|March 14 camp lashes out at Nasrallah
|Politicians from the ruling coalition on Monday responded to accusations from Hizbullah leader Sayyed Hassan Nasrallah of "scheming" and "taking orders from the United States." Nasrallah said in a lengthy speech on Sunday that a national dialogue had failed and Hizbullah had "given up" on its demand for 11 ministers in a proposed 30-member national unity government.
MP Walid Jumblatt, a senior member of the ruling coalition, responded on Monday, describing Nasrallah as "the president of the republic of Hizbullah."
"Enough lies about the government, as the real problem is with UN Security Resolution 1701 and the seven-point plan and the deployment of the Lebanese Army in the South ... and the international peacekeepers," Jumblatt told Kuwaiti daily Al-Anbaa. "All these things prevent the Syrian and Iranian regimes from holding military exercises in the South."
Addressing a description of Lebanon as a "weak" state, Jumblatt said the "presence of [Hizbullah's] arms is one of the main reasons the state hasn't been able to become strong."
"When you become a strong state, then come and talk to us about us becoming a state within a state," Nasrallah had said.
The Druze leader said Nasrallah was "covering up" for his Syrian and Iranian allies by criticizing the draft of an international tribunal to try those accused of the murder of former Prime Minister Rafik Hariri.
Jumblatt said he was "very surprised" that Nasrallah has made a "strange defense of the four generals" suspected in involvement of the Hariri assassination and other crimes.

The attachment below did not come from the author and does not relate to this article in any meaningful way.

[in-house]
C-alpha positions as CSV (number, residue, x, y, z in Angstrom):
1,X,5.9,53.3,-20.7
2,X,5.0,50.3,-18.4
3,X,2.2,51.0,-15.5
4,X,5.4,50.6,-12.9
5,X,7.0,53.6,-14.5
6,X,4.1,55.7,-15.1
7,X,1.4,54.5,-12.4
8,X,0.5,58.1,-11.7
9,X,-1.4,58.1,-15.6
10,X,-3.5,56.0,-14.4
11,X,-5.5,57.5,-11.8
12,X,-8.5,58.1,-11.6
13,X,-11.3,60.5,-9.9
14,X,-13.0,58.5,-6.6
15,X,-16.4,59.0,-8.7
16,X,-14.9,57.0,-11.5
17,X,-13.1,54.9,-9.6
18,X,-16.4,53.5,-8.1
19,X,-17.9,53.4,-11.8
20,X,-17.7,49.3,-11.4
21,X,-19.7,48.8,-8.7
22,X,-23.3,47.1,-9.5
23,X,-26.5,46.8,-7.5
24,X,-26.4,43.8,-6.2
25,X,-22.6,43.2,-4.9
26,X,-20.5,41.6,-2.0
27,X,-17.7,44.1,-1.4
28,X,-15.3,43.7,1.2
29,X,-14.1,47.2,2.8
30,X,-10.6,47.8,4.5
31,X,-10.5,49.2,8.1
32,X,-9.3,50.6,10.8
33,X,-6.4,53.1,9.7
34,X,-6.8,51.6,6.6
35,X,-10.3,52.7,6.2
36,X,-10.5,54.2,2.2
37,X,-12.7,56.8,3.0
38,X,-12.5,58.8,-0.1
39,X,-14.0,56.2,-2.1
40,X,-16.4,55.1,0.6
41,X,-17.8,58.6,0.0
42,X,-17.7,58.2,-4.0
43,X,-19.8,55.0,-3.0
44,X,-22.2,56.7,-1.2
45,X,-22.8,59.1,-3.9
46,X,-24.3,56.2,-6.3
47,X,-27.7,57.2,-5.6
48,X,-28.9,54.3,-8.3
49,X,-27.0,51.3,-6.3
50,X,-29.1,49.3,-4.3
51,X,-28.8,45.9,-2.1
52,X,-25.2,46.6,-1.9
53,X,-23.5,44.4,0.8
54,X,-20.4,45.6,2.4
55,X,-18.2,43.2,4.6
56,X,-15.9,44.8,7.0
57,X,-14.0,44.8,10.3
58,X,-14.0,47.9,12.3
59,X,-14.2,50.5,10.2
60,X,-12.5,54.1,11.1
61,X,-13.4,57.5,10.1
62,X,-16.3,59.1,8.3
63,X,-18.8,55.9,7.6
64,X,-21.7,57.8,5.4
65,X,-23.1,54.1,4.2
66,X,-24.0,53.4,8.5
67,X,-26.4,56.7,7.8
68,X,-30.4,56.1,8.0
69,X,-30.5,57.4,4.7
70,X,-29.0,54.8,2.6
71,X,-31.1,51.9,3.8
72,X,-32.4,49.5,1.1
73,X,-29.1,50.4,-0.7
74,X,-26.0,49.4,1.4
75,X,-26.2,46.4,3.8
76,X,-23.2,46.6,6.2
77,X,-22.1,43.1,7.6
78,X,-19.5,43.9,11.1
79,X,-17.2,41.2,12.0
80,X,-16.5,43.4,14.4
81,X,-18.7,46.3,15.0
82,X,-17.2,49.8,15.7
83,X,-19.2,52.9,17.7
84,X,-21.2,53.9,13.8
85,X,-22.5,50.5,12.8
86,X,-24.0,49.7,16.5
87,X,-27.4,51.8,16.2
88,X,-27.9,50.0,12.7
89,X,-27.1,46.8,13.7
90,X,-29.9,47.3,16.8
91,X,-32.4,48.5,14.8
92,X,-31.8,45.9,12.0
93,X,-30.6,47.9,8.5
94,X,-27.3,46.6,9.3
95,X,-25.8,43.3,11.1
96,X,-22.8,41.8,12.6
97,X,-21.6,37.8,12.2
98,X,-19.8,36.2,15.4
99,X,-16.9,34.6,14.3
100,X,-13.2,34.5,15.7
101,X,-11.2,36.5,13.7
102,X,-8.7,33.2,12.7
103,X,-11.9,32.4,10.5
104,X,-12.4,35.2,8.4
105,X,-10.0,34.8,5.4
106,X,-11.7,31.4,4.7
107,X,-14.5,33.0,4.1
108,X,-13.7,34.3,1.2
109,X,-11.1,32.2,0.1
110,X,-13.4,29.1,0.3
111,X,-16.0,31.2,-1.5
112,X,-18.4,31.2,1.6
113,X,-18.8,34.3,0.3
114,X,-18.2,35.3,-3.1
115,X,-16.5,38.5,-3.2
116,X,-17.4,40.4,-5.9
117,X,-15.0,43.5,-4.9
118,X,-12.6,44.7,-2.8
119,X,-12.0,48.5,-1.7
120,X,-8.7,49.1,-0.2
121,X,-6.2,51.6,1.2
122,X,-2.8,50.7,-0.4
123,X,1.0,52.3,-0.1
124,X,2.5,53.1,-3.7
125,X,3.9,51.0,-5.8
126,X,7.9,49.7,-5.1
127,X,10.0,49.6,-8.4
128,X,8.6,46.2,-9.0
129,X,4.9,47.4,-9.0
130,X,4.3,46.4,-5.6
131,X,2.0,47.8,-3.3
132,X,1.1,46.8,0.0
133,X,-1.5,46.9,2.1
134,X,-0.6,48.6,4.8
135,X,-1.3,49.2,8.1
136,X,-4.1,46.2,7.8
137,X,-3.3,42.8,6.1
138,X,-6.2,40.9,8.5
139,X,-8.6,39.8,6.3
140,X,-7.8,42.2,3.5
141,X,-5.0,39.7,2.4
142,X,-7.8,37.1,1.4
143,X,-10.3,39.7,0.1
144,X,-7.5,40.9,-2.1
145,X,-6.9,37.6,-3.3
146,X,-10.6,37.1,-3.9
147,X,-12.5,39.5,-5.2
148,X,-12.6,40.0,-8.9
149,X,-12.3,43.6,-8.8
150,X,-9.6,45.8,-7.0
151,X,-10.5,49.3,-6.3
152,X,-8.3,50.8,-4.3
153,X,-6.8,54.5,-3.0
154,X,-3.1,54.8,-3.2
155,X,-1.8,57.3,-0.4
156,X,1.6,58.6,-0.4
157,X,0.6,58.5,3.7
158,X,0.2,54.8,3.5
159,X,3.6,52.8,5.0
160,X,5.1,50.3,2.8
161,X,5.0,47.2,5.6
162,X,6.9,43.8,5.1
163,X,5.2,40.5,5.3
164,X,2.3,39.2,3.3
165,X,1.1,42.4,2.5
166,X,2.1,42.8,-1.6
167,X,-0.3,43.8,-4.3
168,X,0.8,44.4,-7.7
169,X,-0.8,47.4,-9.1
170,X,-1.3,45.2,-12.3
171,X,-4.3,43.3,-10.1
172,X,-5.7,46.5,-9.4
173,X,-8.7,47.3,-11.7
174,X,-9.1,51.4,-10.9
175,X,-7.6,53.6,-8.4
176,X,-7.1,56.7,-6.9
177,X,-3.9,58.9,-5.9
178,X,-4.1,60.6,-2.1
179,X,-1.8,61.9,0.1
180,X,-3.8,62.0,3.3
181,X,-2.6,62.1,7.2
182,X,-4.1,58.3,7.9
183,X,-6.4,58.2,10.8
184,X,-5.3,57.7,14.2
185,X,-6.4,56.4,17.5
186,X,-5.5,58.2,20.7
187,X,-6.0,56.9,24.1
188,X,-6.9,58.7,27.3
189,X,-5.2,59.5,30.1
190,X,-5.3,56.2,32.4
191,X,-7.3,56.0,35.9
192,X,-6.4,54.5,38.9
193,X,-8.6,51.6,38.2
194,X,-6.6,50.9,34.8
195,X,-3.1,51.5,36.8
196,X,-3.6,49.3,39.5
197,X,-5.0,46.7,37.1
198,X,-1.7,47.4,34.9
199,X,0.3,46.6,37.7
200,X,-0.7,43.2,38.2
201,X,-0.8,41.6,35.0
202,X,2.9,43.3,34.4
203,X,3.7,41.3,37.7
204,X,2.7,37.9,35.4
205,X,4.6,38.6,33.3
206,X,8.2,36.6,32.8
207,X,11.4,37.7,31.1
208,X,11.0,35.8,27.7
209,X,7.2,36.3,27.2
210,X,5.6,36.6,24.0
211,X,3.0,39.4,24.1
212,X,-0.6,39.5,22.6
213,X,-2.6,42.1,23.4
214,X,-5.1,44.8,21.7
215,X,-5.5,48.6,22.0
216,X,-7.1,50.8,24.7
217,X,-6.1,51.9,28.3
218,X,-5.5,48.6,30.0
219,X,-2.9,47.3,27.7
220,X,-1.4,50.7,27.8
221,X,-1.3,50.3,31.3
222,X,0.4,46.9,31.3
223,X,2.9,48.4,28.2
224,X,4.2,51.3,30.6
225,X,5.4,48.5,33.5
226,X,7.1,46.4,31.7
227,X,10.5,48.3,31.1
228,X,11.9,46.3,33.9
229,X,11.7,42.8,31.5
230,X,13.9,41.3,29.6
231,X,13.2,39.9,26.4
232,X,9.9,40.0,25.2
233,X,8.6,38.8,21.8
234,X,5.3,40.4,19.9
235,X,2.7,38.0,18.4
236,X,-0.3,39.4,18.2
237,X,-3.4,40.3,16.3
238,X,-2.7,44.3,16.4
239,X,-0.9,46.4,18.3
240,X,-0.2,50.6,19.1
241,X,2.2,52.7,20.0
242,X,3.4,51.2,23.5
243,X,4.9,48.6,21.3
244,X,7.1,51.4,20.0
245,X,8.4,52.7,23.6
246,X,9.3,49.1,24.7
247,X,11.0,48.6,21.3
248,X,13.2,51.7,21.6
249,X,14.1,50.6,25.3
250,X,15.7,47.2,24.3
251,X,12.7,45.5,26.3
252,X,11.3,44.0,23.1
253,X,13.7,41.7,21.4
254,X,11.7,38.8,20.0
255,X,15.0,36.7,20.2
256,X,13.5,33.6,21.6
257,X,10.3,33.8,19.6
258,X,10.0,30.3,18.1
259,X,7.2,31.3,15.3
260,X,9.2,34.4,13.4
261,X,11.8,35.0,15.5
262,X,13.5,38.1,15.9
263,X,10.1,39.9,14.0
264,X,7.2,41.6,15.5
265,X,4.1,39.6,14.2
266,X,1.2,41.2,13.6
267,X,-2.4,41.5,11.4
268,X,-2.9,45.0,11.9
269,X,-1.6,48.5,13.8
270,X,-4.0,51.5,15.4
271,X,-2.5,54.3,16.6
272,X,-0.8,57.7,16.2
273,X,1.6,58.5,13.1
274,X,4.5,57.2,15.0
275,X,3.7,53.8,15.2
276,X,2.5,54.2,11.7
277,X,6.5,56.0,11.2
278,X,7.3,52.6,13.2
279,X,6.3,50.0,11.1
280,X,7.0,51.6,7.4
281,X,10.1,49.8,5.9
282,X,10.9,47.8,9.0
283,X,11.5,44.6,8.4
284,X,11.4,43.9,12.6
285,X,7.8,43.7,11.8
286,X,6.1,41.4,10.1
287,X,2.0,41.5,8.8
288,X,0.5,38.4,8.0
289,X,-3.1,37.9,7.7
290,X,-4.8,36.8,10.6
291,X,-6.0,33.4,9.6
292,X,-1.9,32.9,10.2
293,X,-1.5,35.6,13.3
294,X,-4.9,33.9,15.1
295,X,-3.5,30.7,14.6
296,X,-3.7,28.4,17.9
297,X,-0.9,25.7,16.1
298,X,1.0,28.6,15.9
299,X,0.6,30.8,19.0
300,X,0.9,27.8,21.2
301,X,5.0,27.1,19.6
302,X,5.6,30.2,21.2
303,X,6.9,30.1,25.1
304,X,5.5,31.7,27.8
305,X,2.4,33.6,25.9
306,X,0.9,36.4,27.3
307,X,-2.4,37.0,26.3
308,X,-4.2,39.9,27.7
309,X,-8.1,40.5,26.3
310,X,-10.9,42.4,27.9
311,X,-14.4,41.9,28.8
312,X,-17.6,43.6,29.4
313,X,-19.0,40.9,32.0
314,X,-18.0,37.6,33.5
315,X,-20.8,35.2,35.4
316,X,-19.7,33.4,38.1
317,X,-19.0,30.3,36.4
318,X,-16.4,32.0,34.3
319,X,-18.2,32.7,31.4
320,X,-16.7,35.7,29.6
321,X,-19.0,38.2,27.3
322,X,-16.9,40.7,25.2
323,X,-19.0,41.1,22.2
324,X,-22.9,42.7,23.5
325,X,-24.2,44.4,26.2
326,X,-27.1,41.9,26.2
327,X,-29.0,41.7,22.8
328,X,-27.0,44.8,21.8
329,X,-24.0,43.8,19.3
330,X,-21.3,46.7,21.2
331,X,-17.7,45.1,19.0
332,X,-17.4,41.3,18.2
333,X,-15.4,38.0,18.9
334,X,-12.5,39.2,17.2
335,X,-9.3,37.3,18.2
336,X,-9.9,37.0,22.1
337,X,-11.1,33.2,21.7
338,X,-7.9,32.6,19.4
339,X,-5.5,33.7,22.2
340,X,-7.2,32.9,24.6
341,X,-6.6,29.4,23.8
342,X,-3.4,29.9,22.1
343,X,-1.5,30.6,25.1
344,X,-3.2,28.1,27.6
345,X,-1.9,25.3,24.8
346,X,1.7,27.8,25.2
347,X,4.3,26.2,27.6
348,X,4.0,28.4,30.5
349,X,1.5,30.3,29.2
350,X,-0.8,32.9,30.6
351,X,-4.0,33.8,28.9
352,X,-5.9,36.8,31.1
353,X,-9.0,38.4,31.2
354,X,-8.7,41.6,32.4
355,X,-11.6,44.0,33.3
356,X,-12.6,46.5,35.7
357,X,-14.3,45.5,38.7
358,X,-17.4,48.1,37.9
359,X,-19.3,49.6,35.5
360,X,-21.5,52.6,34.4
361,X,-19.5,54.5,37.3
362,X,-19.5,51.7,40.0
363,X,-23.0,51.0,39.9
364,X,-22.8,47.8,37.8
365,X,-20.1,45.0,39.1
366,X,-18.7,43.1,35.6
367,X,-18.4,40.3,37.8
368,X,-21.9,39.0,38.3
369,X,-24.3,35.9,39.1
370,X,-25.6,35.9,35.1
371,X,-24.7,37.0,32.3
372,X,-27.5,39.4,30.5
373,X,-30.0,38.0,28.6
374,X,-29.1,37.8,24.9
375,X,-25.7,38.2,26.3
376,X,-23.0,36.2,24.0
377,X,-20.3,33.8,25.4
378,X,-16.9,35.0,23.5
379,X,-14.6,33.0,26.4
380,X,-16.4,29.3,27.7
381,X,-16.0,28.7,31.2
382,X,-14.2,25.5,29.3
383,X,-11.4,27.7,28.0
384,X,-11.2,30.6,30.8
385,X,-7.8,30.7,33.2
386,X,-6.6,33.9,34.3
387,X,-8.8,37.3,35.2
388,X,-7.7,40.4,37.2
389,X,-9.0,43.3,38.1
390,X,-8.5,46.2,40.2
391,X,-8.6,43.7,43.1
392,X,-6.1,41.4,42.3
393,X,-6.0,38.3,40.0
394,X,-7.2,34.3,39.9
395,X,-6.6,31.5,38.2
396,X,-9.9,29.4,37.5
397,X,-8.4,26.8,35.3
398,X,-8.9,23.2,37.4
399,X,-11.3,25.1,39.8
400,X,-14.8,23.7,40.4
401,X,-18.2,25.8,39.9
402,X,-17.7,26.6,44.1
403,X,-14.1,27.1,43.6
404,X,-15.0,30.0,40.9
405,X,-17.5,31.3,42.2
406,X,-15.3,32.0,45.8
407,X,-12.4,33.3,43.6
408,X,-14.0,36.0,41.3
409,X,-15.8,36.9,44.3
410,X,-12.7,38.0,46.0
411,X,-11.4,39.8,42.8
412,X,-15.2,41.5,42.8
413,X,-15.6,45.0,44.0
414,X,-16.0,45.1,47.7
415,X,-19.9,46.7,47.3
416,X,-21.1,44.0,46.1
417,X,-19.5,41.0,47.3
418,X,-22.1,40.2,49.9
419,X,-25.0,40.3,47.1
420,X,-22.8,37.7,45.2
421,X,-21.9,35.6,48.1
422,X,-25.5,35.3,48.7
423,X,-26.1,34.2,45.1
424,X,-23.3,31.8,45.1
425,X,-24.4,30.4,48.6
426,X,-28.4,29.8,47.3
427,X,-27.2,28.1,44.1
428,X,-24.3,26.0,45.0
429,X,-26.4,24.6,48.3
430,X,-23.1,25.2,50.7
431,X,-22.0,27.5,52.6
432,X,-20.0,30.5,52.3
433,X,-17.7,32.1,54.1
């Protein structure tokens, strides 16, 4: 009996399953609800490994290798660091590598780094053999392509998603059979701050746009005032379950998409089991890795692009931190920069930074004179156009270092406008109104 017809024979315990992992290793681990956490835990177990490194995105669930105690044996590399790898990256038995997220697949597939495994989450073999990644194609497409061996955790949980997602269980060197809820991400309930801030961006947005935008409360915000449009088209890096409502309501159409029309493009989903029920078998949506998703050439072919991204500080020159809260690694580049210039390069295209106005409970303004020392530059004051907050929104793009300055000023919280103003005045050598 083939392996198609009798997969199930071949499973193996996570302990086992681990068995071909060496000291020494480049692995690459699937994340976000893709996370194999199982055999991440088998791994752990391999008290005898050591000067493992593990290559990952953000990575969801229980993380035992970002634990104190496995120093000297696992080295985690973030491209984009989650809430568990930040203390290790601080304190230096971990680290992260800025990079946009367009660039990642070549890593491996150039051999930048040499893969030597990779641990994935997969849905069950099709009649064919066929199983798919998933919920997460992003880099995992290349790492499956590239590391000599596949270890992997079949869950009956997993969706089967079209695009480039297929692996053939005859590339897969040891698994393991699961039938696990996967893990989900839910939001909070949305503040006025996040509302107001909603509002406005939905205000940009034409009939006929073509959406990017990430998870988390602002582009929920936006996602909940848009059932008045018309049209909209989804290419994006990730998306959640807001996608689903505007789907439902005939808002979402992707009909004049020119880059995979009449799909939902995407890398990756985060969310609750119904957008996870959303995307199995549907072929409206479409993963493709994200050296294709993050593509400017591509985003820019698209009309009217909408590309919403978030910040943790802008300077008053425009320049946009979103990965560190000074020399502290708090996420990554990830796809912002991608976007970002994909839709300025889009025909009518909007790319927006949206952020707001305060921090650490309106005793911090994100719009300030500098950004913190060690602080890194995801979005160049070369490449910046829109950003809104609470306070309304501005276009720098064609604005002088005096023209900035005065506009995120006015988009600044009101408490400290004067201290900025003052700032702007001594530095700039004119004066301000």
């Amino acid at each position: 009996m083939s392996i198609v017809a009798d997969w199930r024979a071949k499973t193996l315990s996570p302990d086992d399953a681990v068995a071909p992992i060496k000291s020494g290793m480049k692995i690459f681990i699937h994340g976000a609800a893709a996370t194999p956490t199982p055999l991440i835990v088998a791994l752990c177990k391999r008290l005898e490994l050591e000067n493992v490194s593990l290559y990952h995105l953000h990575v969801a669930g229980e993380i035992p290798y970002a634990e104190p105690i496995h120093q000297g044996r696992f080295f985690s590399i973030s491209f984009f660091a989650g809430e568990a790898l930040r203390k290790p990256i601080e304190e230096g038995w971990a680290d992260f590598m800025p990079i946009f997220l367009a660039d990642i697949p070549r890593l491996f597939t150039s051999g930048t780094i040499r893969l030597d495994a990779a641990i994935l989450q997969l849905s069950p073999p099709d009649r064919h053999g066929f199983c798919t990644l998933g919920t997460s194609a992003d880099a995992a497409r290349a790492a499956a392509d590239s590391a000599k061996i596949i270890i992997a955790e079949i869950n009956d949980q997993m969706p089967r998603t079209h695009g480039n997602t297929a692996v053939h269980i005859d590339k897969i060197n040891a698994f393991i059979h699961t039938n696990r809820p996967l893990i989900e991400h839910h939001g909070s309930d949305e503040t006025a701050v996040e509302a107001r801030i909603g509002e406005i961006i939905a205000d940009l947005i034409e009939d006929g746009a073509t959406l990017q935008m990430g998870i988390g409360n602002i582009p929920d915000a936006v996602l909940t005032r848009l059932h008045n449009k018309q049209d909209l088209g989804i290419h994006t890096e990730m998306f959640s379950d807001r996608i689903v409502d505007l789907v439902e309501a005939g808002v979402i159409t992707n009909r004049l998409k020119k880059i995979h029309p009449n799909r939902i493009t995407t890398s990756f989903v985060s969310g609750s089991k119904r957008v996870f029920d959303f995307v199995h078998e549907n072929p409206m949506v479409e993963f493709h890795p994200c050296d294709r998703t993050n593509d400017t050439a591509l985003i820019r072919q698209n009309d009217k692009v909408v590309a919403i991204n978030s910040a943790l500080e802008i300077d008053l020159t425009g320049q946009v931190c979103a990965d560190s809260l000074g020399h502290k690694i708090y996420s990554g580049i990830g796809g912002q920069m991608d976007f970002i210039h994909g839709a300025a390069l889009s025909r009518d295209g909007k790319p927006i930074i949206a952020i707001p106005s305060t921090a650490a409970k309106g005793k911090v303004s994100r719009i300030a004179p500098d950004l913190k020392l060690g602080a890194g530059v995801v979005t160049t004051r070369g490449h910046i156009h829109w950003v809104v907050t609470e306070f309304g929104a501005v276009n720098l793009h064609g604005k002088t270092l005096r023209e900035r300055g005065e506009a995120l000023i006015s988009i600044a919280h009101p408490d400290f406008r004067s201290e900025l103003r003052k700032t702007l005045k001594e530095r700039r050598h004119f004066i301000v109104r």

"Did Nasrallah forget that he was part of this government that he criticizes so strongly, and did he forget he was part of the agreement for the cease-fire and the seven-point plan?" he asked.
Jumblatt said a referendum to decide the way forward proposed by Nasrallah was "against the democracy of consensus that prevails in Lebanon."
He also again accused Hizbullah of smuggling weapons from Syria, and questioned the presence of "a large number" of Syrian workers in the southern suburbs of Beirut, Aley and Choueifat, where "there isn't much construction going on."
In comments made over the weekend, Jumblatt accused Hizbullah of erecting "a state within a state," and urged the Lebanese Army to control tunnels allegedly used to smuggle weapons into Lebanon from Syria.
Resigned Energy and Water Minister Mohammed Fneish said he had had enough of "misleading statements" from the ruling March 14 Forces.
"The war of false words is shortlived," Fneish told reporters on Monday. "The majority is trying to cover up the true meddlers in the country, the United States and its allies."
Telecommunication Minister Marwan Hamadeh said Nasrallah had "admitted" that Hizbullah was a state within a state.
"He does not recognize the Lebanese state, and at the same time he is determined to hang on to his own state, together a clear admission by him of head-ing a state exclusive to him," Hamadeh said in a statement on Sunday.
Free Patriotic Movement MP Neamatallah Abi Nasr, a senior member of the opposition, bemoaned a crisis of "governance" and "dysfunctional democratic institutions."